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Old 09-11-2006, 06:39 AM
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TURFLORD TURFLORD is offline
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Has there been a drought in your area? The canopy of the trees will deflect most of the water from a heavy Summer shower, so this might be a problem of lack of water. Include somne pics.
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Old 09-11-2006, 04:28 PM
rusty2 rusty2 is offline
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It could be Green Bugs. They are little aphids that suck the juice out of the leaves. You will find them in the shadow of the tree. To check for them go to the actively infected lawn and place a piece of paper on the grass. Run your hand over the grass around the paper. The bugs will be visible on the paper.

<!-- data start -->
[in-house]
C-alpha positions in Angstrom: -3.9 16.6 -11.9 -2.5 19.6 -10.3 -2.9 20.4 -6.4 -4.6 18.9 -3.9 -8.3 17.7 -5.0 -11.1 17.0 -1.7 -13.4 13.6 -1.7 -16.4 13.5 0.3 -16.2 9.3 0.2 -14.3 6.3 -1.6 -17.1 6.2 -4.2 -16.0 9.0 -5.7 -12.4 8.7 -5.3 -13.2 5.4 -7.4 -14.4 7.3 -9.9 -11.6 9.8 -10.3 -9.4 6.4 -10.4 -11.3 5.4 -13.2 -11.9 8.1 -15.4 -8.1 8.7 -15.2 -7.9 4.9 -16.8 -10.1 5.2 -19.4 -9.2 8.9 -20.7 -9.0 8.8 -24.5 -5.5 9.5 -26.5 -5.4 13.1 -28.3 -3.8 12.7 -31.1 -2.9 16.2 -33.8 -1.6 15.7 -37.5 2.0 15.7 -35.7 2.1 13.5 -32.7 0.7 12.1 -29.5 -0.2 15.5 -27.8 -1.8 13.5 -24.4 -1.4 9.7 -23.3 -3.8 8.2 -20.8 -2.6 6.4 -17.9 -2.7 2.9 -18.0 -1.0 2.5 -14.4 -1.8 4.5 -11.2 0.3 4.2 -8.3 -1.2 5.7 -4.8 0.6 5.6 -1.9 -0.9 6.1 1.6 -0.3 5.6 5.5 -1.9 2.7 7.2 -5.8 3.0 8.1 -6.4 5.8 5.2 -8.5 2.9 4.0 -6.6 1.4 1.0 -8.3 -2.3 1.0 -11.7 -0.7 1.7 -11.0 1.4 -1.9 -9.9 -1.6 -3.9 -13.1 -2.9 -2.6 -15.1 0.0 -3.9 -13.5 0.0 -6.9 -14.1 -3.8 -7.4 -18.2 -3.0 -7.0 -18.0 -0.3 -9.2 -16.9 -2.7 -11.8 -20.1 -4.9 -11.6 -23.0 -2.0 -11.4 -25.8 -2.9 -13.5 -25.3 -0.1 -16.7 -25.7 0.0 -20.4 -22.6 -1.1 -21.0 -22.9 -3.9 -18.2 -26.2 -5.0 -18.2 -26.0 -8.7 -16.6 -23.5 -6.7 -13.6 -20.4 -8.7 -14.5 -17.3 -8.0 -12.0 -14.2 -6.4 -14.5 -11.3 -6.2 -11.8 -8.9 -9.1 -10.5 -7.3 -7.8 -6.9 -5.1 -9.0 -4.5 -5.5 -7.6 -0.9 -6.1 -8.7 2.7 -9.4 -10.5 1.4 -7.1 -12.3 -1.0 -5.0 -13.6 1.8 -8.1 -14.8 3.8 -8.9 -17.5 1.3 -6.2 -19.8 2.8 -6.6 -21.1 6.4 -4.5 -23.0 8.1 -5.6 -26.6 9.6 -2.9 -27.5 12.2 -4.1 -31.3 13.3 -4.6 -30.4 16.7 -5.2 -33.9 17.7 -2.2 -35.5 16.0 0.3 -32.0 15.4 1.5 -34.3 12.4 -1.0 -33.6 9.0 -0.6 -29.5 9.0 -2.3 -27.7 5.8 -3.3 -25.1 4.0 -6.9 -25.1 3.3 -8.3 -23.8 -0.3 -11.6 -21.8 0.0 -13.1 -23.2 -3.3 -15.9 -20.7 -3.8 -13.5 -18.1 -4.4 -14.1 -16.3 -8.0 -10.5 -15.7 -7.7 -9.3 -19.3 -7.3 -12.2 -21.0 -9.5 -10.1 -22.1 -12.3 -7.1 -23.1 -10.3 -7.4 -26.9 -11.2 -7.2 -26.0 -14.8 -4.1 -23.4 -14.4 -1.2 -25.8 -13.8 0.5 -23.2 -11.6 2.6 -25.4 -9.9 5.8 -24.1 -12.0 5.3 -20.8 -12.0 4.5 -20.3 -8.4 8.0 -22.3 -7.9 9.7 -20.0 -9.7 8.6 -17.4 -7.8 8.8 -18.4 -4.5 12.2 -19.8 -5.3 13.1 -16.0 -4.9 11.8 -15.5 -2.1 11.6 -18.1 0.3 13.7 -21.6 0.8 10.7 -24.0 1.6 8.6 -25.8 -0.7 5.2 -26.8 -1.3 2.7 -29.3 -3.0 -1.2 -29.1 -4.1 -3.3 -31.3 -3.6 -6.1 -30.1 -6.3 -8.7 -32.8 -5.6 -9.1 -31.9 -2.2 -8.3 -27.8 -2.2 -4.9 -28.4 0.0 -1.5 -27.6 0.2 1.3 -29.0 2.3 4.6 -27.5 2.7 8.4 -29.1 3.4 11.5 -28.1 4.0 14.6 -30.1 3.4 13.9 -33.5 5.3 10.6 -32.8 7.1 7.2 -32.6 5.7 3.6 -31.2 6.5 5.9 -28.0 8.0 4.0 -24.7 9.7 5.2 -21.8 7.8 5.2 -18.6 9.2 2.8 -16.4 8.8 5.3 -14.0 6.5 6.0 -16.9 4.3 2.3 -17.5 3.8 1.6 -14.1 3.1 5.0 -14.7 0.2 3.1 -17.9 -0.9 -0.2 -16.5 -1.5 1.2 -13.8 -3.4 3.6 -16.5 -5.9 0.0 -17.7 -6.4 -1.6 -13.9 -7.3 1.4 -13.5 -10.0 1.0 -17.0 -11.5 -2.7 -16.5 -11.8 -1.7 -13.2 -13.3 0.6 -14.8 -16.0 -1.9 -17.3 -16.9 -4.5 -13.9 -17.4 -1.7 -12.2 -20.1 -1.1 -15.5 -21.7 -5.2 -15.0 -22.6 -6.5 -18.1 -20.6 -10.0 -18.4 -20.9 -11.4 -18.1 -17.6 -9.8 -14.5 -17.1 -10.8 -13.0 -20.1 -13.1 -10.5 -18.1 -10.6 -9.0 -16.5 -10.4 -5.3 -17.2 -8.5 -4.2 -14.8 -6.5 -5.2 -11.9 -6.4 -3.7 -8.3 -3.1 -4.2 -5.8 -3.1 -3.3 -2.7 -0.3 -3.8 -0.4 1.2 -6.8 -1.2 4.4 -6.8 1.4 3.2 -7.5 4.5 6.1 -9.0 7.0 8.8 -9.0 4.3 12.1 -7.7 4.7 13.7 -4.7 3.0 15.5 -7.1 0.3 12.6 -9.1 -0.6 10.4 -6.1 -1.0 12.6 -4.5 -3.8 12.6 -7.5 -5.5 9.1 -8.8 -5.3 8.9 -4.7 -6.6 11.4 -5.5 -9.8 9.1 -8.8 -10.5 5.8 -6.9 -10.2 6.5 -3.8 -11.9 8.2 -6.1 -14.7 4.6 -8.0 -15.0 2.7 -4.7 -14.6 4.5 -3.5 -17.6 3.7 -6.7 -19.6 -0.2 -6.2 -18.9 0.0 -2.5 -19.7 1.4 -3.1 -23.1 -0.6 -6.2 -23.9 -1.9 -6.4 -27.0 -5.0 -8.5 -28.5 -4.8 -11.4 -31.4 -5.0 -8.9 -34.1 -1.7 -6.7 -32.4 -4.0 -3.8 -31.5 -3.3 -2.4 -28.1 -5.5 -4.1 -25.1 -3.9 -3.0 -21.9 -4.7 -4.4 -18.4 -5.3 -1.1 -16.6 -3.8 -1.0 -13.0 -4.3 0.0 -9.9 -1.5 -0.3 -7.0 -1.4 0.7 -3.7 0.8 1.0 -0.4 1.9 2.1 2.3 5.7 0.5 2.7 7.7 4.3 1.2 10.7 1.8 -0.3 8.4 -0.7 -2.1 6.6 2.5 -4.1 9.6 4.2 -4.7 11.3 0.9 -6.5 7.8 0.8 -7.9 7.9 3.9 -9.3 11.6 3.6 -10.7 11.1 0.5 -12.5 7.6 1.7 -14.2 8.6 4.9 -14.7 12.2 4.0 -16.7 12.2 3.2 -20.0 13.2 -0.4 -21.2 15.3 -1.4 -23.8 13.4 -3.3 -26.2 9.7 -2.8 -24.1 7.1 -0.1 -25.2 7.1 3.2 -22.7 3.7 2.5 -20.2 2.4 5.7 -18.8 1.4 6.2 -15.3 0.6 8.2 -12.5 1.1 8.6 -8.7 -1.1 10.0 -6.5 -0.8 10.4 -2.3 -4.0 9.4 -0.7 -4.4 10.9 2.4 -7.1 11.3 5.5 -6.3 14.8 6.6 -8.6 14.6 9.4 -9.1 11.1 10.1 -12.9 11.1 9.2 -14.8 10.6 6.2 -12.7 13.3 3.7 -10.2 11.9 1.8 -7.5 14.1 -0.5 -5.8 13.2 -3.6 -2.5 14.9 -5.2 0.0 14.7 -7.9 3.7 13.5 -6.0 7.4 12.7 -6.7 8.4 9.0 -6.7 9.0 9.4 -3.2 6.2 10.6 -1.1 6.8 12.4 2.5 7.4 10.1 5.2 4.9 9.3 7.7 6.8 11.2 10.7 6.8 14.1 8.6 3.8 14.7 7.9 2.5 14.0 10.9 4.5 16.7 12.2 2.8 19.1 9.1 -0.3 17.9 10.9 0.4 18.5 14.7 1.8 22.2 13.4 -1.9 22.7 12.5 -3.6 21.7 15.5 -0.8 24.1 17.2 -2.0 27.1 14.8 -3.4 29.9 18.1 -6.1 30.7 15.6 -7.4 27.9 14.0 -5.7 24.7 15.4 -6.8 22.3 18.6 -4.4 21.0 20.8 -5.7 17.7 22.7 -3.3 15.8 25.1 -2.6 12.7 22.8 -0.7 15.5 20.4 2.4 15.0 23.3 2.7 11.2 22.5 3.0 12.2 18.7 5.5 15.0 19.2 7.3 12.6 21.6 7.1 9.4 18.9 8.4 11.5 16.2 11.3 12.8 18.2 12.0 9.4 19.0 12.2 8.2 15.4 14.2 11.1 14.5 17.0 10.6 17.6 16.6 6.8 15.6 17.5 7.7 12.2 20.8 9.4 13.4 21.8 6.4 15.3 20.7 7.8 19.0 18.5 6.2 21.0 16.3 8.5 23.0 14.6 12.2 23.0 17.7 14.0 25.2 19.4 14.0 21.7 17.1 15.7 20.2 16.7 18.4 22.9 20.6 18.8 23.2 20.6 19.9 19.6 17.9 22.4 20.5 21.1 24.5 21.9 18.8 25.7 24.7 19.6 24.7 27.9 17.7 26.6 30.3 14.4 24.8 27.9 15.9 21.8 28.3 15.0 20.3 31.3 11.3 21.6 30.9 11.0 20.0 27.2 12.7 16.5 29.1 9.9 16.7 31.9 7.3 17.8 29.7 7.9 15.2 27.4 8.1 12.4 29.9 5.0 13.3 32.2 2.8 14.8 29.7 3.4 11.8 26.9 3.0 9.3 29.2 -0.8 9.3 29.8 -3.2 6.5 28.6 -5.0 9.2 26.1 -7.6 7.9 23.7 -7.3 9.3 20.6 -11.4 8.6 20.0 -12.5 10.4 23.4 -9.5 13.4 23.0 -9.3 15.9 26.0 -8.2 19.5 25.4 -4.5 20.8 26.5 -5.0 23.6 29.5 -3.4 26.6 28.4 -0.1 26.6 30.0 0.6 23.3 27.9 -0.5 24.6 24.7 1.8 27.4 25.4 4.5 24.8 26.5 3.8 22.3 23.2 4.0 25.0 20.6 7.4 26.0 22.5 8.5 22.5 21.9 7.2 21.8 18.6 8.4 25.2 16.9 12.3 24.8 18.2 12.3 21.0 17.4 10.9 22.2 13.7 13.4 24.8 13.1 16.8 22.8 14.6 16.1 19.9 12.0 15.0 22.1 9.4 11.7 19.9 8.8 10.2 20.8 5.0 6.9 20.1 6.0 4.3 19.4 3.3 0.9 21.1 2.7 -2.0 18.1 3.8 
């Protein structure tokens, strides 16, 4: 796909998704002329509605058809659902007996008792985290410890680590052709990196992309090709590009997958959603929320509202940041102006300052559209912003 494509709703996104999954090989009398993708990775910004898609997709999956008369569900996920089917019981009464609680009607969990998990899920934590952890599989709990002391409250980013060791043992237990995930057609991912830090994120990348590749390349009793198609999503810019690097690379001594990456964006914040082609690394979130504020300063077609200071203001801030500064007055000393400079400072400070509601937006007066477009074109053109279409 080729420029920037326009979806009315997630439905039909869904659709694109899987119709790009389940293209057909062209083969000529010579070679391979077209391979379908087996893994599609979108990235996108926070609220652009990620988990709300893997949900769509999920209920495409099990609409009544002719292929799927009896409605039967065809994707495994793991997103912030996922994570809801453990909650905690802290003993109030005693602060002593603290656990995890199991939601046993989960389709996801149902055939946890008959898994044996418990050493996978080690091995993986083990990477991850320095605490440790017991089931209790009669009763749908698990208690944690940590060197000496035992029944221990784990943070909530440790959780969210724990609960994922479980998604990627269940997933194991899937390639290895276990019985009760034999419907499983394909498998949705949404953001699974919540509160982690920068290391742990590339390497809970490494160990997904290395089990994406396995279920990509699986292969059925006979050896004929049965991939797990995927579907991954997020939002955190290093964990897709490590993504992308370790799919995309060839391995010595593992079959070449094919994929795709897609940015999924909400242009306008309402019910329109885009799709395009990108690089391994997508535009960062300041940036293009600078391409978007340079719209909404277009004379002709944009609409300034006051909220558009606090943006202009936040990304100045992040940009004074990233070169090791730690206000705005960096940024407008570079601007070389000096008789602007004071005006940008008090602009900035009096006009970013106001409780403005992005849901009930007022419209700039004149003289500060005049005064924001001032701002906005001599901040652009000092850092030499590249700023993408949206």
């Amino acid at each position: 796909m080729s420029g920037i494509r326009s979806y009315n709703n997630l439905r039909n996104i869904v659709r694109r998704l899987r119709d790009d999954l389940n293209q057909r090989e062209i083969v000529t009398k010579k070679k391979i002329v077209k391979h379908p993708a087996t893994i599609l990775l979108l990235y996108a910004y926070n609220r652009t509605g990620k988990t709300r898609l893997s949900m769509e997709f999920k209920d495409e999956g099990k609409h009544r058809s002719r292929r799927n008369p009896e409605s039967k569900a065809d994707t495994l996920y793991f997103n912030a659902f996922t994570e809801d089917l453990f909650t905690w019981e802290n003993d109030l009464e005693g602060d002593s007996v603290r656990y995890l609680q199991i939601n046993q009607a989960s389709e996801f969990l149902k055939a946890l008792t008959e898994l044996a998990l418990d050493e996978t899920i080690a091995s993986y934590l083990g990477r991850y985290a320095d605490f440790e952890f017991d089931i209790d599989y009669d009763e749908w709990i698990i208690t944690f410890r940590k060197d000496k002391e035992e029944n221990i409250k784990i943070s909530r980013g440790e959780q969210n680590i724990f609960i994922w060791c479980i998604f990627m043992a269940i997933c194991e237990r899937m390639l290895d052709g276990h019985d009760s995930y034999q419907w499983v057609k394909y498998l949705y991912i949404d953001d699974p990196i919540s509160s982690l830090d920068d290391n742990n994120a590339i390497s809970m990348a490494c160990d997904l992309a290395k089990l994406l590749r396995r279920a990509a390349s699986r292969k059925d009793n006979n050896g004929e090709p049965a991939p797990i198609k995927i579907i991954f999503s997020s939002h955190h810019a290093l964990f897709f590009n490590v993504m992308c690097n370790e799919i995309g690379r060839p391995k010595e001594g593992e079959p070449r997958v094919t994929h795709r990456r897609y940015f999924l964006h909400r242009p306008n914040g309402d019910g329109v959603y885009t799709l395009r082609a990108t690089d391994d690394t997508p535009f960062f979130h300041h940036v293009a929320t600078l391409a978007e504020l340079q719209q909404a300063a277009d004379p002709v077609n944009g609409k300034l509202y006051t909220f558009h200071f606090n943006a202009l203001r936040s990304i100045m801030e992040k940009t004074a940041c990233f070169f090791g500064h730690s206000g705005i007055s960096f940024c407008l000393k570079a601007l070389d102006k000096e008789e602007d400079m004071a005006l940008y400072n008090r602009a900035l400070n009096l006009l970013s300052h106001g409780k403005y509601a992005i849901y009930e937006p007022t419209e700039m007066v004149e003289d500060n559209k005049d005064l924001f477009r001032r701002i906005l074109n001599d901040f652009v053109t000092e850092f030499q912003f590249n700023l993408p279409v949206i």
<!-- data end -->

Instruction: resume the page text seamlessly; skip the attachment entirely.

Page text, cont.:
Good Luck.
Rusty
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Old 09-13-2006, 06:41 PM
Mower For Less Mower For Less is offline
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Alright, here is a picture of the one lawn. The small green sqaure of grass was a test plot I did in the spring. It survived all summer, and a very hot summer, without losing its green, and with virtually no watering once it was established, and no additional fert past the initial starter app. (If your interested, I used Lebanon's Winning Colors Blend TTTF). I did this test as a way of trying to determine if something was wrong with the soil. I half expected it to be dead by now, but I am actually surprised it still looks good, so I overseeded the rest of the lawn, and have to assume it will turn out the same way. My problem is I still dont know what caused it to begin with.

My deductions are these:

1. I highly doubt it was drought, becase of the definite line between good grass and dead grass, and the survival of the newly seeded grass.

2. It may have been some type of fungus or disease, but I am not sure how to identify it this far into it, it looks like it could have been anything.

Kevin
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Old 09-14-2006, 10:17 AM